A former PPB Advisory manager has been appointed as business director of the Western Australia division of an insolvency firm as it looks to strengthen its position in the Great Southern Region.
Ex-PPB Advisory manager joins Jirsch Sutherland
WA Insolvency Solutions (WAIS), the Western Australian division of insolvency firm Jirsch Sutherland, has announced the appointment of Kerry Fry as business director.
Ms Fry, a chartered accountant, was most recently a director at Firm Vision Advisory, and an assistant manager at PPB Advisory previously.
Based in the WAIS Albany office, Ms Fry’s appointment will give the firm its first permanent locally-based specialist.
“We’re delighted to welcome Kerry to our Albany office. Her expertise and broad experience across multiple sectors will set a new standard in insolvency and restructuring services in the region. Businesses and individuals will also benefit from her local knowledge,” said WAIS managing partner Kim Strickland.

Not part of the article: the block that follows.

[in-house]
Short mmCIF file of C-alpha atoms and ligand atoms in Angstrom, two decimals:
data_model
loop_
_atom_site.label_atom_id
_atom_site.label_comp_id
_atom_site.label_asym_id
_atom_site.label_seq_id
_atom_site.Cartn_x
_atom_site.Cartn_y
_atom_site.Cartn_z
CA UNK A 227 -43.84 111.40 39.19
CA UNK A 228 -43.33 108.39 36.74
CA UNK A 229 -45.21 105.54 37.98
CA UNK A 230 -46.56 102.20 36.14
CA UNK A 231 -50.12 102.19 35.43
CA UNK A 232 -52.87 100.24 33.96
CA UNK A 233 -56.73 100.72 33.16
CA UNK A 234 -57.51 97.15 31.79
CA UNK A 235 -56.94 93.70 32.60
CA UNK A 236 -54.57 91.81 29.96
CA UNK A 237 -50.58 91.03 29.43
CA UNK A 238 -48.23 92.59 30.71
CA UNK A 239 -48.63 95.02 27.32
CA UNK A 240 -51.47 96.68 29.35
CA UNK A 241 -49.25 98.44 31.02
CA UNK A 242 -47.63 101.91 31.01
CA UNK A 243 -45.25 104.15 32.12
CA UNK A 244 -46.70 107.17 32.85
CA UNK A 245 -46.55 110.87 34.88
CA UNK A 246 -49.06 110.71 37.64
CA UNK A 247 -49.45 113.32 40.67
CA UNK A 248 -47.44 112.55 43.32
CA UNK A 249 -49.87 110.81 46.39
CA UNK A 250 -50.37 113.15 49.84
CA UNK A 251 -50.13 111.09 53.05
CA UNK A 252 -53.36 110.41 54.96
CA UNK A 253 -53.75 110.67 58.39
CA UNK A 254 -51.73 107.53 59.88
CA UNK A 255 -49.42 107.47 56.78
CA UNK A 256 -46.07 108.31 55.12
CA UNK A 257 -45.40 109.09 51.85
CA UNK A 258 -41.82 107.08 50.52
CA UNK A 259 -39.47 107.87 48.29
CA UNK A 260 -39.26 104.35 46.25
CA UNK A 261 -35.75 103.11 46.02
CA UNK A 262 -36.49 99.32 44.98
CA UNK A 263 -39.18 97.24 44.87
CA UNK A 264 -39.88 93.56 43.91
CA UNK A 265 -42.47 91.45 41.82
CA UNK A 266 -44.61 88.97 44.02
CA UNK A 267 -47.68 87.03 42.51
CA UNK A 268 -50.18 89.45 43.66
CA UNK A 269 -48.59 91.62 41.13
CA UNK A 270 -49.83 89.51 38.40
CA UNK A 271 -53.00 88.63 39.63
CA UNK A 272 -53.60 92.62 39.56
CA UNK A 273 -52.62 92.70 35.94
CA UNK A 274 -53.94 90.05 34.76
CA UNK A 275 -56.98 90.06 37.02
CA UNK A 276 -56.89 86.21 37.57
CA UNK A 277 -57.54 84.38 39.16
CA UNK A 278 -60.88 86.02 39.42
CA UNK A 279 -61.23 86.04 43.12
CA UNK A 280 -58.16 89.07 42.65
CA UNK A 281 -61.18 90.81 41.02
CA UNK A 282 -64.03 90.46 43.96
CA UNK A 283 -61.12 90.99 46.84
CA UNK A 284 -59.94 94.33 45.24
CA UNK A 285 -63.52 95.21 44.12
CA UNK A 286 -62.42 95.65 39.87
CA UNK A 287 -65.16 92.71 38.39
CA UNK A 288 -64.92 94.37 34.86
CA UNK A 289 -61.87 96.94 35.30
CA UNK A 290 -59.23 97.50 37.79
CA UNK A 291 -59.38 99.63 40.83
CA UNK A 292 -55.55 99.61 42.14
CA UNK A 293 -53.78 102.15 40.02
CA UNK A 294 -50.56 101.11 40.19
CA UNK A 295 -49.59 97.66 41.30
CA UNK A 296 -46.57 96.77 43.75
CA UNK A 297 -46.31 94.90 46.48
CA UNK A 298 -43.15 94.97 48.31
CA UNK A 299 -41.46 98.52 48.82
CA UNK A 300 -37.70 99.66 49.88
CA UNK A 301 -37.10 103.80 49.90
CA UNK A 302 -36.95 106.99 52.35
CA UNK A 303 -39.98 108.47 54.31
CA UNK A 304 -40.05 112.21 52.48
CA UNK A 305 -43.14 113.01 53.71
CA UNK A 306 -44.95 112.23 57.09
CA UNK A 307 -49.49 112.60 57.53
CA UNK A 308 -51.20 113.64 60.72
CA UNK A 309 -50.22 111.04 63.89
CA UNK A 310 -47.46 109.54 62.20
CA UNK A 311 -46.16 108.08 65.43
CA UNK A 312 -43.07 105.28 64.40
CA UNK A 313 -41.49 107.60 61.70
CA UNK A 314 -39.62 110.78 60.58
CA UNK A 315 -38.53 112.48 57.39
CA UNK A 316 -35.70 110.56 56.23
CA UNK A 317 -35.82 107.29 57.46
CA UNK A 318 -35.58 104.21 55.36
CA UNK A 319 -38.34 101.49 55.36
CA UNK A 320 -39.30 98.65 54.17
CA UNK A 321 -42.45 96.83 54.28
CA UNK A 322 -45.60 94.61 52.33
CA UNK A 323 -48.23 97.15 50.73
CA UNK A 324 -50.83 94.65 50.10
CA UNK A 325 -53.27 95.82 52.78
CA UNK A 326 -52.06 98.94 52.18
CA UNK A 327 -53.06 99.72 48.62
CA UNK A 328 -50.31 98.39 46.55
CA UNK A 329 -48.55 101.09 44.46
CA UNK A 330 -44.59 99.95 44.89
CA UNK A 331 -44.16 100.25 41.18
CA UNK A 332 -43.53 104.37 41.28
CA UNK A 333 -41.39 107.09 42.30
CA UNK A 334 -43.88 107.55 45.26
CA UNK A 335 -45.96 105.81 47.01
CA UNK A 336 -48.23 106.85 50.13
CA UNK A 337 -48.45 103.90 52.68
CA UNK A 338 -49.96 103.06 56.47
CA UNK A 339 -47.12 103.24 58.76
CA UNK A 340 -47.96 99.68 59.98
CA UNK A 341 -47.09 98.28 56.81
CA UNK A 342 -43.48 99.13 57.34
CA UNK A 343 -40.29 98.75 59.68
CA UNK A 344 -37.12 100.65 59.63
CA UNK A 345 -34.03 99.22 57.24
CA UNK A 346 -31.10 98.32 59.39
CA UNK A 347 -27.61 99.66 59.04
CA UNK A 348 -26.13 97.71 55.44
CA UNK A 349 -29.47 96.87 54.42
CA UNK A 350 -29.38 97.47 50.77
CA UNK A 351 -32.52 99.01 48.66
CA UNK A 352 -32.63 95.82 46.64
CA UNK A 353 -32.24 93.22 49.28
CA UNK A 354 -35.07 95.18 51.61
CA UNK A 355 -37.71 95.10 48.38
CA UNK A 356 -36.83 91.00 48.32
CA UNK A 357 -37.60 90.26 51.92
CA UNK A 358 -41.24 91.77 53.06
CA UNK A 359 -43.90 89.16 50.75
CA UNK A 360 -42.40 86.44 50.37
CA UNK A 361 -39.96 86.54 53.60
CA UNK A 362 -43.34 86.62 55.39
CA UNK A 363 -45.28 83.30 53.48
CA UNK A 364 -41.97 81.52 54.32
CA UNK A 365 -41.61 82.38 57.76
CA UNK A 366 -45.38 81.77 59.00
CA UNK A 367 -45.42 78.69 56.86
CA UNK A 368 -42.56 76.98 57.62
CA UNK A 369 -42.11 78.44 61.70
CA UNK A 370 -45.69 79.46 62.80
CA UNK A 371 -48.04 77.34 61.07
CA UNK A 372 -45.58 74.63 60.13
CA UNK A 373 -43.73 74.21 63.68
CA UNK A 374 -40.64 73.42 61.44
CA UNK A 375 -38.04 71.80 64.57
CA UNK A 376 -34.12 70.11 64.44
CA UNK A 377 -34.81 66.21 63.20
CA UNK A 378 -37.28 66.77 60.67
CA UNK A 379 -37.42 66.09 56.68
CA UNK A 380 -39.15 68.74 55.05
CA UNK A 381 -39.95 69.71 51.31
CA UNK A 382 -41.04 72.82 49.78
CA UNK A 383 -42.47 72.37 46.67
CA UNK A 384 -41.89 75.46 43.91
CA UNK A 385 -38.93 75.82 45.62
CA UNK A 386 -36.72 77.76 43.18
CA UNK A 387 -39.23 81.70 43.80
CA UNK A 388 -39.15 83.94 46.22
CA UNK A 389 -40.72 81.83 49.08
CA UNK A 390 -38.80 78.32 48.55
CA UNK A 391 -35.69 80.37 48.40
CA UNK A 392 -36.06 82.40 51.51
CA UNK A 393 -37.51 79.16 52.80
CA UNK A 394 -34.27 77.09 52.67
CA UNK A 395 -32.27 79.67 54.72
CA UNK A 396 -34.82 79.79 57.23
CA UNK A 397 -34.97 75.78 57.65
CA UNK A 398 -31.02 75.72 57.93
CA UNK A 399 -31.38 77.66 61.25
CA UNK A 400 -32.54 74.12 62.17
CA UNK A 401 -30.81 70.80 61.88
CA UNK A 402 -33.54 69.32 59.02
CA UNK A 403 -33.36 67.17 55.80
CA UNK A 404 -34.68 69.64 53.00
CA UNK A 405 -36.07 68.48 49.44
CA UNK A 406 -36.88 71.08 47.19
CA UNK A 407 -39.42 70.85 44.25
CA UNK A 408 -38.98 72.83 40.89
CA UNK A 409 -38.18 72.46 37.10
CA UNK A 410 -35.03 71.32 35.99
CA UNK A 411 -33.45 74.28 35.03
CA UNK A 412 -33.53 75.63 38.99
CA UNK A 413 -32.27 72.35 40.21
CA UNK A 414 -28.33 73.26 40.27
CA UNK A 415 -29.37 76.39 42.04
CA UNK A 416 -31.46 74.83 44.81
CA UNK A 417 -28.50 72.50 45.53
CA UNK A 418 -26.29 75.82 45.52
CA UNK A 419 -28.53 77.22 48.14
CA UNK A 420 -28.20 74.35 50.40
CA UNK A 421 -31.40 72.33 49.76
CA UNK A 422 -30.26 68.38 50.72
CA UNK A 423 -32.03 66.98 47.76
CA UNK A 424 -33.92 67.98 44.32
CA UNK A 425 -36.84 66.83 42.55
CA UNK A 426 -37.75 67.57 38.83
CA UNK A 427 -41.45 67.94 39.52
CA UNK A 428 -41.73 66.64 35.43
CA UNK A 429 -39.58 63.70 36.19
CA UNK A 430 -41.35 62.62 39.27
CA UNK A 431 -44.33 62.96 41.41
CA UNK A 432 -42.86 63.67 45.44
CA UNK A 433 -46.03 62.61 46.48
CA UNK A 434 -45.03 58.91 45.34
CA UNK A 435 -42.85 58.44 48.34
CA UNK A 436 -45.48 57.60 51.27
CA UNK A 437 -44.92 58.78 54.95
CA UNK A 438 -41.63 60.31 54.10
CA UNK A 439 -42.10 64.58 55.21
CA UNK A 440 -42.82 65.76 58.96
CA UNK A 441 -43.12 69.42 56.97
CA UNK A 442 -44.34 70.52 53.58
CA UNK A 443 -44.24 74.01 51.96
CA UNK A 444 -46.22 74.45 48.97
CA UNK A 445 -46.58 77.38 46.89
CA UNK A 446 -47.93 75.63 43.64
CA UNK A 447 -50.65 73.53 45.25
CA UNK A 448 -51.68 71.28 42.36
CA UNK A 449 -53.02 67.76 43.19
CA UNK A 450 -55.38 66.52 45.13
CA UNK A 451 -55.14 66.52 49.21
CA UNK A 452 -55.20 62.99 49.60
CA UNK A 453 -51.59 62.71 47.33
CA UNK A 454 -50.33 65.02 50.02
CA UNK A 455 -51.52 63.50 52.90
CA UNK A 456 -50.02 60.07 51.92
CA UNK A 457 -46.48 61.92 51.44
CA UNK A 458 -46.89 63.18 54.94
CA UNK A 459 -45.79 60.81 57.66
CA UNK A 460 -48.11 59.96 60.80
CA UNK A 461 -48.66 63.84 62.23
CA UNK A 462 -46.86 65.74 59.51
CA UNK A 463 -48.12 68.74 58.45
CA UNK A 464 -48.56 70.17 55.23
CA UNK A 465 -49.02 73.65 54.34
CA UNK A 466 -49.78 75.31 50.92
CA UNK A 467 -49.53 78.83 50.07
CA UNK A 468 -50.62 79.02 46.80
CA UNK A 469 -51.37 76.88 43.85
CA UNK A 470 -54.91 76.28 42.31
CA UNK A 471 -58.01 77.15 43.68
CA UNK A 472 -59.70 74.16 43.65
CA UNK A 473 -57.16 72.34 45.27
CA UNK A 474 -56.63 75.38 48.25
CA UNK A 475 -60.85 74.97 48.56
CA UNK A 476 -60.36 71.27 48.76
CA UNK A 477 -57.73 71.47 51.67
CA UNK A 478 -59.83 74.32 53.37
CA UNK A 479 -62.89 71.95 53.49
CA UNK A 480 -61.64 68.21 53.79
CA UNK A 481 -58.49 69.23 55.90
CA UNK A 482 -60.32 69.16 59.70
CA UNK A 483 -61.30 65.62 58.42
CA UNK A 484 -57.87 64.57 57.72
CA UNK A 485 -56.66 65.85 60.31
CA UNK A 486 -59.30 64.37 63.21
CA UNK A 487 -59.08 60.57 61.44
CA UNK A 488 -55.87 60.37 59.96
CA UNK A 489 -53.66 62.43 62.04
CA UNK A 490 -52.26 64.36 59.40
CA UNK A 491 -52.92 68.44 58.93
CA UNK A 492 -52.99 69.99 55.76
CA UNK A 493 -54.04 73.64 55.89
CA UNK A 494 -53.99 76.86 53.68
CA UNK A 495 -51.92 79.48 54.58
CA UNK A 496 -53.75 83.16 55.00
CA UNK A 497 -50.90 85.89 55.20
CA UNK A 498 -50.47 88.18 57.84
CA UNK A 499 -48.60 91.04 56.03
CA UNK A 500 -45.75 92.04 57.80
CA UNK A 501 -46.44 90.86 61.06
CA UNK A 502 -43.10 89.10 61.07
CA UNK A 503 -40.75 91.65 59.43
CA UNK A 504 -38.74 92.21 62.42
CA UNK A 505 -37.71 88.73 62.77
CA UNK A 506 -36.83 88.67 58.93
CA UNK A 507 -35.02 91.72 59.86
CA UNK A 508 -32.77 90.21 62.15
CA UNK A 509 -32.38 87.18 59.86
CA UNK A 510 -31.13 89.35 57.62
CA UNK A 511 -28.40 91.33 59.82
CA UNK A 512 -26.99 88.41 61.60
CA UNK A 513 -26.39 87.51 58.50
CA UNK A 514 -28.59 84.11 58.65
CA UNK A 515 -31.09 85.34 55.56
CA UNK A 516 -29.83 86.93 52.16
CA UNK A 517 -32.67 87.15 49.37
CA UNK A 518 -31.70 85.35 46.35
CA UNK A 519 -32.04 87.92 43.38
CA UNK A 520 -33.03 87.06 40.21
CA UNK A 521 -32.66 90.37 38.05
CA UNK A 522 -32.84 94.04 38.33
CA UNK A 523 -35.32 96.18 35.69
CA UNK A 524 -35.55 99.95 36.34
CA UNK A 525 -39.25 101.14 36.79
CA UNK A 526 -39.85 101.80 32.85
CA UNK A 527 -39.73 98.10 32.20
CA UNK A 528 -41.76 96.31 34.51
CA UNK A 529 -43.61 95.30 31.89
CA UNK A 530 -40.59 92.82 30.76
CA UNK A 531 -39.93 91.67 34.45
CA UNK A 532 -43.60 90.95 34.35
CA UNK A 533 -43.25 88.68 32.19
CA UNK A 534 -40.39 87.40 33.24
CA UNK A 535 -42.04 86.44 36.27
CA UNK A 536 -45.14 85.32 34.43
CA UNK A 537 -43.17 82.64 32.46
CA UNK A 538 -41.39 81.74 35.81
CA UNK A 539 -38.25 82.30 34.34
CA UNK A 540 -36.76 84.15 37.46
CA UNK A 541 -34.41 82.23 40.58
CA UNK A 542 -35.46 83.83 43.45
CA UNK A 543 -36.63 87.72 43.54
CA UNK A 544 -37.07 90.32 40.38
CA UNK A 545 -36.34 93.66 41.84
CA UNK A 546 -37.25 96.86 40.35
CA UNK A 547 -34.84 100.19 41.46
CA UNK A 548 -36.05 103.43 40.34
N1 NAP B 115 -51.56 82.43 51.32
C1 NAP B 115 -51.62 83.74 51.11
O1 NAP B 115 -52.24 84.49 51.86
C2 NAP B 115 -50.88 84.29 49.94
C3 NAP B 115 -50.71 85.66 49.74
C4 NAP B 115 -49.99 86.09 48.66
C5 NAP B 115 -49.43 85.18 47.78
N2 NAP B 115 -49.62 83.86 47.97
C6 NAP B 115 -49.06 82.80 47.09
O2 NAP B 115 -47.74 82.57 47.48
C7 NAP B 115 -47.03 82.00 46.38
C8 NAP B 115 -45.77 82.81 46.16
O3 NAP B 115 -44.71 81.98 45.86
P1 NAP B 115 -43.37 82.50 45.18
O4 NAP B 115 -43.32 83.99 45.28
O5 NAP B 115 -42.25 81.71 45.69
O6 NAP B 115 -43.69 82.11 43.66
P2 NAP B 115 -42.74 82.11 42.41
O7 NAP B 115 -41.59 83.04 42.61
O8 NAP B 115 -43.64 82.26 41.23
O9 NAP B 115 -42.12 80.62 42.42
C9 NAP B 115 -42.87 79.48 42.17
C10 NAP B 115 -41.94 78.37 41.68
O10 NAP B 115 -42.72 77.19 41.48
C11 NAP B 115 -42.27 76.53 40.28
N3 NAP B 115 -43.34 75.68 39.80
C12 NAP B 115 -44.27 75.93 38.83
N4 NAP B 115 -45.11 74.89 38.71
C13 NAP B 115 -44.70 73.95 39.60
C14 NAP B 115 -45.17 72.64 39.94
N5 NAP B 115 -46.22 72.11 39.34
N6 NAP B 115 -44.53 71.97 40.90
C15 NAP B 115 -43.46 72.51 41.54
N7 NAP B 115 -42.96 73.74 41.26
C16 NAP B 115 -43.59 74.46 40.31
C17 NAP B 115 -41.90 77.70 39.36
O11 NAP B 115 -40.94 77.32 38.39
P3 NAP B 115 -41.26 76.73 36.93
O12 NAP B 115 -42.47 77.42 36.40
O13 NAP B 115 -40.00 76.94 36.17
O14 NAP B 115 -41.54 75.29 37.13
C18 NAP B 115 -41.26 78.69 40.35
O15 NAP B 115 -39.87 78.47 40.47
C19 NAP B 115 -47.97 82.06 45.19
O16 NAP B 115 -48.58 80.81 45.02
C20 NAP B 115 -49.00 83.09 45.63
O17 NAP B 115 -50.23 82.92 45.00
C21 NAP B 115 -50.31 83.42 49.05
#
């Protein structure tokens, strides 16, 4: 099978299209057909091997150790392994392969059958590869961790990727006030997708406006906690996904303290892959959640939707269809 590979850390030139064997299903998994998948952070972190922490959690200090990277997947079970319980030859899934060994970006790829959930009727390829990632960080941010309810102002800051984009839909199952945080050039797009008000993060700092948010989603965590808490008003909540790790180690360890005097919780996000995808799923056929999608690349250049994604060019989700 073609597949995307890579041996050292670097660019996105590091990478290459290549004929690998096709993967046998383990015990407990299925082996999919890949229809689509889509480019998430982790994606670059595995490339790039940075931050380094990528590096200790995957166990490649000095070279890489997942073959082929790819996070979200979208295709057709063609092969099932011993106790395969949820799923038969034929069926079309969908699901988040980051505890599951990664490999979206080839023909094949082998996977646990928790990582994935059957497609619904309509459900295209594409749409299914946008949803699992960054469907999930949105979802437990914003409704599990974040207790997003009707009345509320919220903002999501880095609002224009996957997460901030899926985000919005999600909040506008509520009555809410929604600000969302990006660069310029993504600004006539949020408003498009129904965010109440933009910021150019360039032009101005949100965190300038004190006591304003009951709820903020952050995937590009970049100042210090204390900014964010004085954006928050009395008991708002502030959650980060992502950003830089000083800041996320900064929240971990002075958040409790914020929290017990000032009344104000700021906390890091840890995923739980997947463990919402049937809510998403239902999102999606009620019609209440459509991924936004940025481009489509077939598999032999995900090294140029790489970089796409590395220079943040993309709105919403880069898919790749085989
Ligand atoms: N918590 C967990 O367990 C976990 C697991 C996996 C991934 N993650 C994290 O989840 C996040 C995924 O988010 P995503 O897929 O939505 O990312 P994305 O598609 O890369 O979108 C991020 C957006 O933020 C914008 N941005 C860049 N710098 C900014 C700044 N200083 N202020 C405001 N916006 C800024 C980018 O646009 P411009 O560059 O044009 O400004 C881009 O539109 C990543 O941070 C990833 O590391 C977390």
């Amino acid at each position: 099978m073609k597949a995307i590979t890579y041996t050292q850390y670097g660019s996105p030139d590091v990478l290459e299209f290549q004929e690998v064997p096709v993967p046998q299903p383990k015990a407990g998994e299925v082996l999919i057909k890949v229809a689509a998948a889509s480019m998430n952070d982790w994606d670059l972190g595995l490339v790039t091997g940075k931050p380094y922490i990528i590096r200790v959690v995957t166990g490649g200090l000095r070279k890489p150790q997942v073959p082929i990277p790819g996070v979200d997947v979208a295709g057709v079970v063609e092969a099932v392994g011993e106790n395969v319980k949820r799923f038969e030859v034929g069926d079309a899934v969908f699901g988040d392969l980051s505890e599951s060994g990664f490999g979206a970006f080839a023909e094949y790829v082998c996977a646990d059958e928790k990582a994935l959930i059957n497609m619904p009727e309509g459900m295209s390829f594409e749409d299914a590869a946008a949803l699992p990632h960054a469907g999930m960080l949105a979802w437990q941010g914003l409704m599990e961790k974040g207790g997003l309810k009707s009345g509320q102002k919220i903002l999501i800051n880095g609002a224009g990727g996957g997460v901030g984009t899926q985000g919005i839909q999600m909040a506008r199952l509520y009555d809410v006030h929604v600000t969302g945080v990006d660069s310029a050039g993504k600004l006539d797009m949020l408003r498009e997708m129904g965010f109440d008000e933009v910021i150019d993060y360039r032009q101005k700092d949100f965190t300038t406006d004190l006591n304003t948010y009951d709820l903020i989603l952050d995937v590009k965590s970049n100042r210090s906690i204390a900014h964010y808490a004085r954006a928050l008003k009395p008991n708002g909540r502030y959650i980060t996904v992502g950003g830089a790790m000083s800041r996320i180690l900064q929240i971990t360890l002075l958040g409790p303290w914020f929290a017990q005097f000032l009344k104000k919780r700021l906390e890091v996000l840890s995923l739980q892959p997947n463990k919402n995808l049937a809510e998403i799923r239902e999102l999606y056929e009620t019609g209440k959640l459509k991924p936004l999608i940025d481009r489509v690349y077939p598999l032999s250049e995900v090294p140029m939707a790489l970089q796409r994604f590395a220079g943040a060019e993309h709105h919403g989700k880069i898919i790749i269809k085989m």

“Kerry brings specialist expertise in accounting analysis, investigative accounting, and business and asset divestment, which are strengthened by her comprehensive understanding of strategic management, regulatory matters, legislation and policies. She also has an exceptional eye for detail and a pragmatic approach.”
Ms Fry, who will work with businesses in Albany, Denmark, Mt Barker, Katanning and Narrogin, has previously worked with companies from various sectors, including Black Oak Mining; Vemco, which is part of the HRL Group; Beds Plus; Cell Aquaculture; Eyeson Workforce; and Midland Construction and ARK Fund, which specialises in agriculture and investment schemes.
Ms Fry’s appointment follows the appointment of former HLB Mann Judd partner Gary Anderson as business director earlier in the year.
PPB Advisory's history
In June this year, PwC confirmed the acquisition of PPB Advisory after about six months of negotiations, taking in 22 of PPB Advisory's 33 partners, and the majority of its 280 staff.
Last month, a former PPB Advisory partner was charged with three counts of fraud after ASIC alleged that as co-liquidator of a wound-up Brisbane firm, he transferred $800,000 to the bank account of a private company that he controlled.